What's wrong with describing someone as “sinister, but adroit or dexterous”?

Look left, look right, look human (photo by katutaide - CC-BY)

In the modern meaning of “sinister but adroit or dexterous”, there is nothing wrong, beyond the fact that wicked persons who are also clever should possibly be avoided. For lexicographers and others who remember their Latin, however, the question brings a snort and a smile or frown.

Sinister and dexterous come directly from Latin. Adroit also comes from Latin, but via French. Sinister in Latin means the left side. Dexter means the right side. Adroit is French, from Latin directus (straight): à droit, to the right.

No wonder the lexicographers would smile or frown at the question: a person cannot logically be described as being both left and right. To use another word from French: a person cannot be both adroit and gauche, which means “left” in French.

But in English, sinister and dexterous/adroit have other meanings. Sinister and dexter also did in classical Rome, the same ones we connect with the English words. Sinister was improper, adverse, inauspicious. Dexter meant skillful, favorable, fortunate, opportune.

It is a right-handed world, and probably always has been. In Chinese and other eastern languages, the same associations occur: right is good, left is bad. That doesn't have to apply to the character of left-handed persons, but it has sometimes been projected on to them by the (approximately) 90% majority of right-handers.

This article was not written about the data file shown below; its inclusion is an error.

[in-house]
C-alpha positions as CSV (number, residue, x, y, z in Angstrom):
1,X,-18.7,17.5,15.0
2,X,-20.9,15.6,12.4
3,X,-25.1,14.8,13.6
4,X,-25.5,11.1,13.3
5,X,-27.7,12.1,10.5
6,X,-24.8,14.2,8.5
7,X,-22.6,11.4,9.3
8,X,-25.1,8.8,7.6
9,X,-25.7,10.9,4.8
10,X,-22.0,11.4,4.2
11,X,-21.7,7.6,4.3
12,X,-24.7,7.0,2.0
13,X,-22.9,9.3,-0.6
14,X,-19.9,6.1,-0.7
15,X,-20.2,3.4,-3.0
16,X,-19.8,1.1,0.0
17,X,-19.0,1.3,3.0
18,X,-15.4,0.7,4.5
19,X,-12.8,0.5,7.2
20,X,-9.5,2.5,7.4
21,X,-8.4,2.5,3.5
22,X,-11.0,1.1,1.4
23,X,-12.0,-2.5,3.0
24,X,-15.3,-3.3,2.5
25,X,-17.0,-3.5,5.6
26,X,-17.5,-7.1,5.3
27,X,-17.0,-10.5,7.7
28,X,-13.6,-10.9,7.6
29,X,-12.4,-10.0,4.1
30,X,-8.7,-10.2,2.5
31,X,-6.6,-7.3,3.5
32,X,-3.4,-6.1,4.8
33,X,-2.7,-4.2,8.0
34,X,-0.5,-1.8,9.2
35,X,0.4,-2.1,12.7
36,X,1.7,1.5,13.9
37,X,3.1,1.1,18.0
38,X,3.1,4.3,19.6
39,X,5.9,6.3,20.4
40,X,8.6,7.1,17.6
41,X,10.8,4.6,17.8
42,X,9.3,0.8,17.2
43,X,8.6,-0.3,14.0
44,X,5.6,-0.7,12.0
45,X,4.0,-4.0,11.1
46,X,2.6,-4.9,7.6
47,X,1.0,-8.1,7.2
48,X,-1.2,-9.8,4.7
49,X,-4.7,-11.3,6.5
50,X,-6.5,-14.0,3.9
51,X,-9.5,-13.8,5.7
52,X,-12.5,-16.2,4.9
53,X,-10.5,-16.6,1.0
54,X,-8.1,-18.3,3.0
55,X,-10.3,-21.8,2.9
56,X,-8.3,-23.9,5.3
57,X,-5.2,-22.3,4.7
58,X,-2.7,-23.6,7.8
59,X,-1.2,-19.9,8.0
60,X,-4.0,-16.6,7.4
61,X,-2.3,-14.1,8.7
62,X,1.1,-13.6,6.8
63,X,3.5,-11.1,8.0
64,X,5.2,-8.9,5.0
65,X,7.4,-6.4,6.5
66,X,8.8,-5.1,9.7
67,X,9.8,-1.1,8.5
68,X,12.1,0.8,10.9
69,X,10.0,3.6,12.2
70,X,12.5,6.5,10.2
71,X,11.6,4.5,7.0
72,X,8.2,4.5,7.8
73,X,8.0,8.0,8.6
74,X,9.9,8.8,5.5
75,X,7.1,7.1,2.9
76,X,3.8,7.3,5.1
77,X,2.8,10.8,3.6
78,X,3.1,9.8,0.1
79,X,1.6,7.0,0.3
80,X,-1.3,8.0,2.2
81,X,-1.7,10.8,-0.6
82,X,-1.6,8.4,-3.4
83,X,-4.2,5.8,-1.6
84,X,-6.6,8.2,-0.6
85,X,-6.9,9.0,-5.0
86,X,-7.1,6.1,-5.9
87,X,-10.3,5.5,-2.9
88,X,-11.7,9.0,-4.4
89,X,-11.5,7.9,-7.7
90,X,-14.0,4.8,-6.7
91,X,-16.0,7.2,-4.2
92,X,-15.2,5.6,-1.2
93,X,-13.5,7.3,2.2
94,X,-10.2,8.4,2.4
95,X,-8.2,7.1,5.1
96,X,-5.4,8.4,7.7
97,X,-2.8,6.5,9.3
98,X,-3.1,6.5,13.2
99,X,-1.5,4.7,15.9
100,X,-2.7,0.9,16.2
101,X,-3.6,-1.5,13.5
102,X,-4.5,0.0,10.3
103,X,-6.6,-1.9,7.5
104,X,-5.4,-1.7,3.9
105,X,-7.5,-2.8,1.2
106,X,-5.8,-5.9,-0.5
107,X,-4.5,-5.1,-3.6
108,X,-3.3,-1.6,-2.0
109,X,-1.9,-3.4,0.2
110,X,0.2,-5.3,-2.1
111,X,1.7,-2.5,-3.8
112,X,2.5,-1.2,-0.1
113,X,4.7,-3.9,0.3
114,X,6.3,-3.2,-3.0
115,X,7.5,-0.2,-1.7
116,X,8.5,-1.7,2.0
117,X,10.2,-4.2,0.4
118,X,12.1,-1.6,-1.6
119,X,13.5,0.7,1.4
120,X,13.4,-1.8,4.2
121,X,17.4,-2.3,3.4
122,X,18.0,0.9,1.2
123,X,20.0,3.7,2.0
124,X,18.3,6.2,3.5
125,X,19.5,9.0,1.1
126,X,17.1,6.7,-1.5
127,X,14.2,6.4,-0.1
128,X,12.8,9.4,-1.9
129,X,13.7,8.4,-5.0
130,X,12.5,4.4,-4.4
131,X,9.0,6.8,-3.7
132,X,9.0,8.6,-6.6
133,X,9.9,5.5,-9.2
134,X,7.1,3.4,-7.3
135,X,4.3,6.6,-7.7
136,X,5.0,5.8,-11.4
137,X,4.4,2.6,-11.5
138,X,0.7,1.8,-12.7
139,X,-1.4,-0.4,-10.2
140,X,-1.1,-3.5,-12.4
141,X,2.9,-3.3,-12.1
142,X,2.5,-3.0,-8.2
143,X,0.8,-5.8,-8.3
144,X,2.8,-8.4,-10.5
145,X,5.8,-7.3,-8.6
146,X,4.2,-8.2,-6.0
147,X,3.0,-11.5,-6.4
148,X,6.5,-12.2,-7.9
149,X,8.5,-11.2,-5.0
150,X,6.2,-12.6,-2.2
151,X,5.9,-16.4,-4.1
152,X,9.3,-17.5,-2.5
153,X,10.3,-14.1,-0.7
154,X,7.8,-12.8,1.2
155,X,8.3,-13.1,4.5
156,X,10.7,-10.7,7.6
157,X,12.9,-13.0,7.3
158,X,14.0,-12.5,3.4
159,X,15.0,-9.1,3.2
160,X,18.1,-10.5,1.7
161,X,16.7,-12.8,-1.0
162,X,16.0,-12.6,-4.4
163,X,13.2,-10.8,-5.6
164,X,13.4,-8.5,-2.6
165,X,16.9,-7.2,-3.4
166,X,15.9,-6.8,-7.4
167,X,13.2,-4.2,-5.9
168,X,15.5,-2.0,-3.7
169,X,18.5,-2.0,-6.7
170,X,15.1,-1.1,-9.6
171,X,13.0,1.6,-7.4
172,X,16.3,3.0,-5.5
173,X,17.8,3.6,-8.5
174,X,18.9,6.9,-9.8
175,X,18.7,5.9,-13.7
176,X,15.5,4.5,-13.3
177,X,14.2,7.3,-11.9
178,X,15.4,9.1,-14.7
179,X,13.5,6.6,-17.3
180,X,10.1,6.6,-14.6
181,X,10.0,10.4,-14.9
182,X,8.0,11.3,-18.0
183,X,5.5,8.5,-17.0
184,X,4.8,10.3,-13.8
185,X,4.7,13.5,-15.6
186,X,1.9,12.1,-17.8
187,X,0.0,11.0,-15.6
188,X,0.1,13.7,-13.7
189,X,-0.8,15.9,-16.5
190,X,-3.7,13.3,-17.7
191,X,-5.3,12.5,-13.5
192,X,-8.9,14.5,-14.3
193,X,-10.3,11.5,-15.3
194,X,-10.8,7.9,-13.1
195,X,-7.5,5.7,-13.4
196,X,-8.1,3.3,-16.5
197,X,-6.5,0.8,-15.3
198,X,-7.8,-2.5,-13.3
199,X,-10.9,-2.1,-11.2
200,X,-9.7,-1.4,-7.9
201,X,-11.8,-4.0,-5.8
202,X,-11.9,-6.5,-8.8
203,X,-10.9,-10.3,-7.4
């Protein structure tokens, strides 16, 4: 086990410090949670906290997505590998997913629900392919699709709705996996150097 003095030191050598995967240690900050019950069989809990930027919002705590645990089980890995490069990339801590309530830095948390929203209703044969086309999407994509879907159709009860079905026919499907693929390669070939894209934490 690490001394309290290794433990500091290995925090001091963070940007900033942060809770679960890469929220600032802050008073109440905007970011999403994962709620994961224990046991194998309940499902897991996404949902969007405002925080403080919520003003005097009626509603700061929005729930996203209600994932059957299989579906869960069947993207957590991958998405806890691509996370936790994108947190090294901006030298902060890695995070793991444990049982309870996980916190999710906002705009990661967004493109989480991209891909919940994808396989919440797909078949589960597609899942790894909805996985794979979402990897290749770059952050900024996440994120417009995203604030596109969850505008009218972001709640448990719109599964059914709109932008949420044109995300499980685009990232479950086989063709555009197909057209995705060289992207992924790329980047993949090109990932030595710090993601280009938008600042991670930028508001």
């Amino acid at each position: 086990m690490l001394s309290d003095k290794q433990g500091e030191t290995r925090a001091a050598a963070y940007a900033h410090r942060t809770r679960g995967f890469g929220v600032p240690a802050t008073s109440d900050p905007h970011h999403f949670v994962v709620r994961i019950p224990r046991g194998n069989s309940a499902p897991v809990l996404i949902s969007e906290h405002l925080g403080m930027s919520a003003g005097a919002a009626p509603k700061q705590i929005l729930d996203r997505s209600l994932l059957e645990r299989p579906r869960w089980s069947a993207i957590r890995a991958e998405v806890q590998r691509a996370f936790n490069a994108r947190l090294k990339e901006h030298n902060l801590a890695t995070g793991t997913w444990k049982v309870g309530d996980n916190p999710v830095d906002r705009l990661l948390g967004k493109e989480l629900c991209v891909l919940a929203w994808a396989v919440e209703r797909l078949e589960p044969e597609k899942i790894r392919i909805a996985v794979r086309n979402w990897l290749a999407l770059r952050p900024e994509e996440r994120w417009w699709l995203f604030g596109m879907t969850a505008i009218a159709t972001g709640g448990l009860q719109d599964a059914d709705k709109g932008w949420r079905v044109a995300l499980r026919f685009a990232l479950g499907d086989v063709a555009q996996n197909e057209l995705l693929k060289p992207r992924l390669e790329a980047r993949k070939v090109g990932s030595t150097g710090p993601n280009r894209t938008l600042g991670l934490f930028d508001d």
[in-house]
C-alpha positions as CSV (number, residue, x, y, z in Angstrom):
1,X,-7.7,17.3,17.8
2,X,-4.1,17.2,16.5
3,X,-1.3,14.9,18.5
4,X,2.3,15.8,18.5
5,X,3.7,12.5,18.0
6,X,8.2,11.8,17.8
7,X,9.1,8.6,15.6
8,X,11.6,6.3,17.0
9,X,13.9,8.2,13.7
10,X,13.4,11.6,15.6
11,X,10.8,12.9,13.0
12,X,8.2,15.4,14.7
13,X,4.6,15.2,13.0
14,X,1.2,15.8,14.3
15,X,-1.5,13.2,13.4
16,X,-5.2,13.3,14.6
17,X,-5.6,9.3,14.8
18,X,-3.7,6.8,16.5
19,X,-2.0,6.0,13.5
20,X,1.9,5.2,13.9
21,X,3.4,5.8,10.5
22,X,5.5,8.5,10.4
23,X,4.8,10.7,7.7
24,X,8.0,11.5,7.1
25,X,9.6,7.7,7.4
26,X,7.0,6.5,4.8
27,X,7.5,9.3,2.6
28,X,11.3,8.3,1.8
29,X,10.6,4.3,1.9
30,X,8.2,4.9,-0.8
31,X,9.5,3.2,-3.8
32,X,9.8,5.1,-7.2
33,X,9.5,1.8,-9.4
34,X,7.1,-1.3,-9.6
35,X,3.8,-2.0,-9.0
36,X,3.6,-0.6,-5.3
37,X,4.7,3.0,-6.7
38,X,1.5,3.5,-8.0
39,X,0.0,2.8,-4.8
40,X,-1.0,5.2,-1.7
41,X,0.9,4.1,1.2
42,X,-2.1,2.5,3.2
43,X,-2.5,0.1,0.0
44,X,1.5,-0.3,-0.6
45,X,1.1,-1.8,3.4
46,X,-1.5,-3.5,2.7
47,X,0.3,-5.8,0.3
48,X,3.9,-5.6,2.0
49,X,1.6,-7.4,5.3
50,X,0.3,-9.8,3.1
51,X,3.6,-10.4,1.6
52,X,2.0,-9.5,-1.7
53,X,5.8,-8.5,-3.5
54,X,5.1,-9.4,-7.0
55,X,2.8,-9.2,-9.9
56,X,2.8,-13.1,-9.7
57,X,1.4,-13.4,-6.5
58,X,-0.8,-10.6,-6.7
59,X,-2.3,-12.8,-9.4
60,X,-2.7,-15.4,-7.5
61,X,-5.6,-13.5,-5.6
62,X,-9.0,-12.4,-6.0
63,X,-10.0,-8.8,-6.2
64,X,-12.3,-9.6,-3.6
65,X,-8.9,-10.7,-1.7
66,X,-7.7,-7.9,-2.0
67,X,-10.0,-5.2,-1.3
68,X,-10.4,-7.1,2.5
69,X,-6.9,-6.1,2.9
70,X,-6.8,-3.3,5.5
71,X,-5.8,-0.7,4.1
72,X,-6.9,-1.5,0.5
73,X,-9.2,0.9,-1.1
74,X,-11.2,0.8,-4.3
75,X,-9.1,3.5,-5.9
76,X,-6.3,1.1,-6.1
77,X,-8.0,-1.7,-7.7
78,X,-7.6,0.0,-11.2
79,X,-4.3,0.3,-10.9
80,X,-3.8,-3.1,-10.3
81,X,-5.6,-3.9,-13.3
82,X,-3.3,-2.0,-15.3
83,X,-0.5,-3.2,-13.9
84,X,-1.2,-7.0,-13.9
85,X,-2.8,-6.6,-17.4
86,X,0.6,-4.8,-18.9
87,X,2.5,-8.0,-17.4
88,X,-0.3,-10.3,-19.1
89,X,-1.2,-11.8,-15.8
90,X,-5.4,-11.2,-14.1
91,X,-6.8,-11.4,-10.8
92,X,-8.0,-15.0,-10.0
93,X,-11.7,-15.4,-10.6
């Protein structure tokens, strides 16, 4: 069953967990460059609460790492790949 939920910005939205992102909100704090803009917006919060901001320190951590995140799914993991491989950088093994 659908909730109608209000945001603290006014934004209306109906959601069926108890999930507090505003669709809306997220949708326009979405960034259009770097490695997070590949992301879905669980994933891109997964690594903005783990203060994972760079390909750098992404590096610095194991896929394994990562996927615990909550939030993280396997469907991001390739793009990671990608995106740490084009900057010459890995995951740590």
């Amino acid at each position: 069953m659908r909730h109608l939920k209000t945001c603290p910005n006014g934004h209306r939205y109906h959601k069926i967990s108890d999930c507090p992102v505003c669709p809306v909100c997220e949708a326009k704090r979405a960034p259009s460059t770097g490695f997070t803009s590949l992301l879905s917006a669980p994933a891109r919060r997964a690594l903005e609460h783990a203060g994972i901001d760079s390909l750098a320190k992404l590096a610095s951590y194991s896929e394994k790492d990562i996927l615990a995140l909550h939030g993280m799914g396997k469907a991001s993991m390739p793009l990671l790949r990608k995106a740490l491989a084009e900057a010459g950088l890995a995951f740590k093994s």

Maybe that was just because left-handers were in the minority, but perhaps because in combat and sports they were unco

mfortable adversaries, bearing their sword in the hand that a right-hander could not fend off with his shield. Of course, the left-hander had the same problem, but had grown up with it and was more adroit at dealing with the disadvantage. Left-handers had to adapt to eat with their right hand from the common pot (“cack-handed” is one derogatory slang expression for left-handers). They were forced to learn to write with their right hand.

Left-handers don't need to be reminded of all the items that are designed for right-handers, starting with scissors as a child and continuing with virtually everything else. Rulers are made for right-handers to trace a line from zero on the left to whatever length they want to measure. Cameras, firearms, can-openers are made for right-handers, even simple screws: easier to tighten with a twist of the right hand. Maybe even the way certain items of women's underwear hook together is more convenient for right-handed persons—the wearer, of course.

The English words left and right as used for directions have different roots, coming from Old English, but with similar connotations. Left is from the Old English lyft: weak, foolish; later taking the present meaning. Right, from the Old English riht, originally meant only good, proper, correct, going back to Latin rectus, straight, correct. So there is still the same feeling that right is good, strong, proper; while left is inferior in comparison. In French, gauche also had the meaning of awkward, awry, before it took on the meaning of “left”, replacing senestre.

Of course, right-handers also have a left hand, that is weaker and less dexterous.

Luckily, under the laws of most countries, left-handers have the same rights as the majority—but they will still be asked to use their right hand to swear an oath.


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1 Comment

  • eiffel says:

    Southpaws can take some minor consolation from the fact that screws are easier for them to undo.

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